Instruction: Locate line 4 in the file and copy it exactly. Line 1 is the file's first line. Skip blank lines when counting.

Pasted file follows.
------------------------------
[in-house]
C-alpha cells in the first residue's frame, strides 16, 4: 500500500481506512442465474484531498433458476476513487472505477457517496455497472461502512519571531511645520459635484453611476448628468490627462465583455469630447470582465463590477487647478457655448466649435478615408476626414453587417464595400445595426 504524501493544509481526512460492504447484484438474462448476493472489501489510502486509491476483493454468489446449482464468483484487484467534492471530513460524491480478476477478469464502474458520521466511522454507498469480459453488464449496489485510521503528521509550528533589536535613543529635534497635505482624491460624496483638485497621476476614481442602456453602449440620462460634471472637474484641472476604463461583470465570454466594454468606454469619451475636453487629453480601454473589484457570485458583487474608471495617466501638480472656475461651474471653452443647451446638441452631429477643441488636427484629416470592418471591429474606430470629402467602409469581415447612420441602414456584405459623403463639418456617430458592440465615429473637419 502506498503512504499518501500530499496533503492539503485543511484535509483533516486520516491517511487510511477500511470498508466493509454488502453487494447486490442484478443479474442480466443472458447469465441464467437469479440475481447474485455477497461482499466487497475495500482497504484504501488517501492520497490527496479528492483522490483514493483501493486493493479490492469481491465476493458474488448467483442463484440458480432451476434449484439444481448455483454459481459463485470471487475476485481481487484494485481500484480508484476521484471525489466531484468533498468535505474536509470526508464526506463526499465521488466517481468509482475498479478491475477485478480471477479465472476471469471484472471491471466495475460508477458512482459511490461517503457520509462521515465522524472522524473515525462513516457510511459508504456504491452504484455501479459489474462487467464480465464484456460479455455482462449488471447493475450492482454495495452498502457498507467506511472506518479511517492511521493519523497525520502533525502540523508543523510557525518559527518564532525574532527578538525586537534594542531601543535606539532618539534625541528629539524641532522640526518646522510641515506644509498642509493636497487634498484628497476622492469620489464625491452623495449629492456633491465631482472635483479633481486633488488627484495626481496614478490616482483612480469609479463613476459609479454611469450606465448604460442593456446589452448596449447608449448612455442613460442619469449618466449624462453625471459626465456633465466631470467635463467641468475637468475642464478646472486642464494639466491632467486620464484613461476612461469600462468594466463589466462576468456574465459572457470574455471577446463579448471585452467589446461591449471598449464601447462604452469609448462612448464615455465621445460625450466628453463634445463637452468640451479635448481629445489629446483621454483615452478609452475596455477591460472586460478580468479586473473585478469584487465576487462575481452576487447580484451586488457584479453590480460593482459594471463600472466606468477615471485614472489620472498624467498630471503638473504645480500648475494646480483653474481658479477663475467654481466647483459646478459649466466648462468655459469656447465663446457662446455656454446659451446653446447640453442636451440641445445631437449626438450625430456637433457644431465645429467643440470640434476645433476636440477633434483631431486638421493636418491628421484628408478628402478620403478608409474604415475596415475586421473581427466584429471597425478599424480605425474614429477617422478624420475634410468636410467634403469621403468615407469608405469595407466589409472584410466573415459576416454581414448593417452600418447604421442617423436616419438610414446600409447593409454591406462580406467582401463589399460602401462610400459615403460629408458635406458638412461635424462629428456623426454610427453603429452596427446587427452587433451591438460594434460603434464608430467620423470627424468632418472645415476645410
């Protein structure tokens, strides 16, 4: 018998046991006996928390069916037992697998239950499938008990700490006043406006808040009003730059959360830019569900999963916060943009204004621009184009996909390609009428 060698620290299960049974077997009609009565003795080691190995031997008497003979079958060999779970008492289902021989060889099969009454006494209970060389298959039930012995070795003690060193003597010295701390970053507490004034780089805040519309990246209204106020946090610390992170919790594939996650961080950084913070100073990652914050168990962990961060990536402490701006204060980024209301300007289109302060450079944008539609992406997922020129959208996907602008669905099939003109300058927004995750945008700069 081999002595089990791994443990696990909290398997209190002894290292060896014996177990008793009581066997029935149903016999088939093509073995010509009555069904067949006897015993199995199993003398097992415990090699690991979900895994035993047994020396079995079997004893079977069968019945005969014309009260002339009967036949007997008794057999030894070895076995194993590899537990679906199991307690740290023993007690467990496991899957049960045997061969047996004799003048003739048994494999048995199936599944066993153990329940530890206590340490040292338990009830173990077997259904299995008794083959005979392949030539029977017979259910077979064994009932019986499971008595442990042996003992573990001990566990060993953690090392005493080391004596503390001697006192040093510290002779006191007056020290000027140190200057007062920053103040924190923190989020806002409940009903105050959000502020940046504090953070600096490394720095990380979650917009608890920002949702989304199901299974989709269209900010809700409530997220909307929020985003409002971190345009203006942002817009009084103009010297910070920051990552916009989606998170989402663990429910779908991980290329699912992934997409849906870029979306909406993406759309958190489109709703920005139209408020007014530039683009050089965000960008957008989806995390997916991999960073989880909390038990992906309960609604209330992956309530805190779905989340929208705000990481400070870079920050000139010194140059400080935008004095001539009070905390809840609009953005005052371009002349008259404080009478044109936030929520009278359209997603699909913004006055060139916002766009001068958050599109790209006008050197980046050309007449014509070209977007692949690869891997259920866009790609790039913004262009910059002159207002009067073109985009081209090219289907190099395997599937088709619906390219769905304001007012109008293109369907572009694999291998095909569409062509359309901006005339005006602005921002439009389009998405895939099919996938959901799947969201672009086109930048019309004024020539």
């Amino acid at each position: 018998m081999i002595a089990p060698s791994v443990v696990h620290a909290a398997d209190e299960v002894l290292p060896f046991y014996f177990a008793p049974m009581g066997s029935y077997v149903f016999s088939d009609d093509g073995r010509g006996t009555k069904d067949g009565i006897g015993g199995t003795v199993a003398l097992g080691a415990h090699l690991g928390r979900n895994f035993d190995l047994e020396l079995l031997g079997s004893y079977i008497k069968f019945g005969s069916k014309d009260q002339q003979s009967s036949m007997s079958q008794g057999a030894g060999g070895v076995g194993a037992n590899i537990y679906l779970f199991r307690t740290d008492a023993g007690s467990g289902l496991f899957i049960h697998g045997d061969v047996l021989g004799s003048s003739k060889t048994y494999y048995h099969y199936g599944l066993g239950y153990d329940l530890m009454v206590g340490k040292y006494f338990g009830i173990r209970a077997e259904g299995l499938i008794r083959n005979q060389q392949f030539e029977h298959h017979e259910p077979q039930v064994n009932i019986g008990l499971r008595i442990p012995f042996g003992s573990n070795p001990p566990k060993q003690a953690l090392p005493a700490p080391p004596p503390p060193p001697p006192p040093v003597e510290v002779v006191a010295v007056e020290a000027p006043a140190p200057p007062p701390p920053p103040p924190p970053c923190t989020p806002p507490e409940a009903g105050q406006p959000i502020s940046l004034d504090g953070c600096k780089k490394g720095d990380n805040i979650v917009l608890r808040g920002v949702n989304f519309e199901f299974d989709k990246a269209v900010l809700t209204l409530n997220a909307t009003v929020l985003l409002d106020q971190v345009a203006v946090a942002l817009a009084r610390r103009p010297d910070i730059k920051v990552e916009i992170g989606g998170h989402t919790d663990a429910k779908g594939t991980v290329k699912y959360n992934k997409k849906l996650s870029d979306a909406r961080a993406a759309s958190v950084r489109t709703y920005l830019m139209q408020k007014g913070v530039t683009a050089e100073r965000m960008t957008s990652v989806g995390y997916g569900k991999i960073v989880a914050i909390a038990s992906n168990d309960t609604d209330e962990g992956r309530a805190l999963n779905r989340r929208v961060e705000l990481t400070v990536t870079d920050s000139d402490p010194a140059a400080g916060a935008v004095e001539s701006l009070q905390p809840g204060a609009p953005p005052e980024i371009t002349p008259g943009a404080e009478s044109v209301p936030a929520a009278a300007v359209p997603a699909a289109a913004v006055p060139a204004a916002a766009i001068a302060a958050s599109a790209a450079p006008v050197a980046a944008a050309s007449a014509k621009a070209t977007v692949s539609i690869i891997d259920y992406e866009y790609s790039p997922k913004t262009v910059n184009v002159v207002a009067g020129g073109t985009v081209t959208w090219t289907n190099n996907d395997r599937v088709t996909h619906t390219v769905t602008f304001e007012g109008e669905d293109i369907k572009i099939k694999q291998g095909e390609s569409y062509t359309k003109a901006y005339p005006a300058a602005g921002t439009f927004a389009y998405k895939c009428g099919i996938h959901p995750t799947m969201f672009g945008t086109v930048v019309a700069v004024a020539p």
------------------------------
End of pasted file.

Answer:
């Amino acid at each position: 018998m081999i002595a089990p060698s791994v443990v696990h620290a909290a398997d209190e299960v002894l290292p060896f046991y014996f177990a008793p049974m009581g066997s029935y077997v149903f016999s088939d009609d093509g073995r010509g006996t009555k069904d067949g009565i006897g015993g199995t003795v199993a003398l097992g080691a415990h090699l690991g928390r979900n895994f035993d190995l047994e020396l079995l031997g079997s004893y079977i008497k069968f019945g005969s069916k014309d009260q002339q003979s009967s036949m007997s079958q008794g057999a030894g060999g070895v076995g194993a037992n590899i537990y679906l779970f199991r307690t740290d008492a023993g007690s467990g289902l496991f899957i049960h697998g045997d061969v047996l021989g004799s003048s003739k060889t048994y494999y048995h099969y199936g599944l066993g239950y153990d329940l530890m009454v206590g340490k040292y006494f338990g009830i173990r209970a077997e259904g299995l499938i008794r083959n005979q060389q392949f030539e029977h298959h017979e259910p077979q039930v064994n009932i019986g008990l499971r008595i442990p012995f042996g003992s573990n070795p001990p566990k060993q003690a953690l090392p005493a700490p080391p004596p503390p060193p001697p006192p040093v003597e510290v002779v006191a010295v007056e020290a000027p006043a140190p200057p007062p701390p920053p103040p924190p970053c923190t989020p806002p507490e409940a009903g105050q406006p959000i502020s940046l004034d504090g953070c600096k780089k490394g720095d990380n805040i979650v917009l608890r808040g920002v949702n989304f519309e199901f299974d989709k990246a269209v900010l809700t209204l409530n997220a909307t009003v929020l985003l409002d106020q971190v345009a203006v946090a942002l817009a009084r610390r103009p010297d910070i730059k920051v990552e916009i992170g989606g998170h989402t919790d663990a429910k779908g594939t991980v290329k699912y959360n992934k997409k849906l996650s870029d979306a909406r961080a993406a759309s958190v950084r489109t709703y920005l830019m139209q408020k007014g913070v530039t683009a050089e100073r965000m960008t957008s990652v989806g995390y997916g569900k991999i960073v989880a914050i909390a038990s992906n168990d309960t609604d209330e962990g992956r309530a805190l999963n779905r989340r929208v961060e705000l990481t400070v990536t870079d920050s000139d402490p010194a140059a400080g916060a935008v004095e001539s701006l009070q905390p809840g204060a609009p953005p005052e980024i371009t002349p008259g943009a404080e009478s044109v209301p936030a929520a009278a300007v359209p997603a699909a289109a913004v006055p060139a204004a916002a766009i001068a302060a958050s599109a790209a450079p006008v050197a980046a944008a050309s007449a014509k621009a070209t977007v692949s539609i690869i891997d259920y992406e866009y790609s790039p997922k913004t262009v910059n184009v002159v207002a009067g020129g073109t985009v081209t959208w090219t289907n190099n996907d395997r599937v088709t996909h619906t390219v769905t602008f304001e007012g109008e669905d293109i369907k572009i099939k694999q291998g095909e390609s569409y062509t359309k003109a901006y005339p005006a300058a602005g921002t439009f927004a389009y998405k895939c009428g099919i996938h959901p995750t799947m969201f672009g945008t086109v930048v019309a700069v004024a020539p």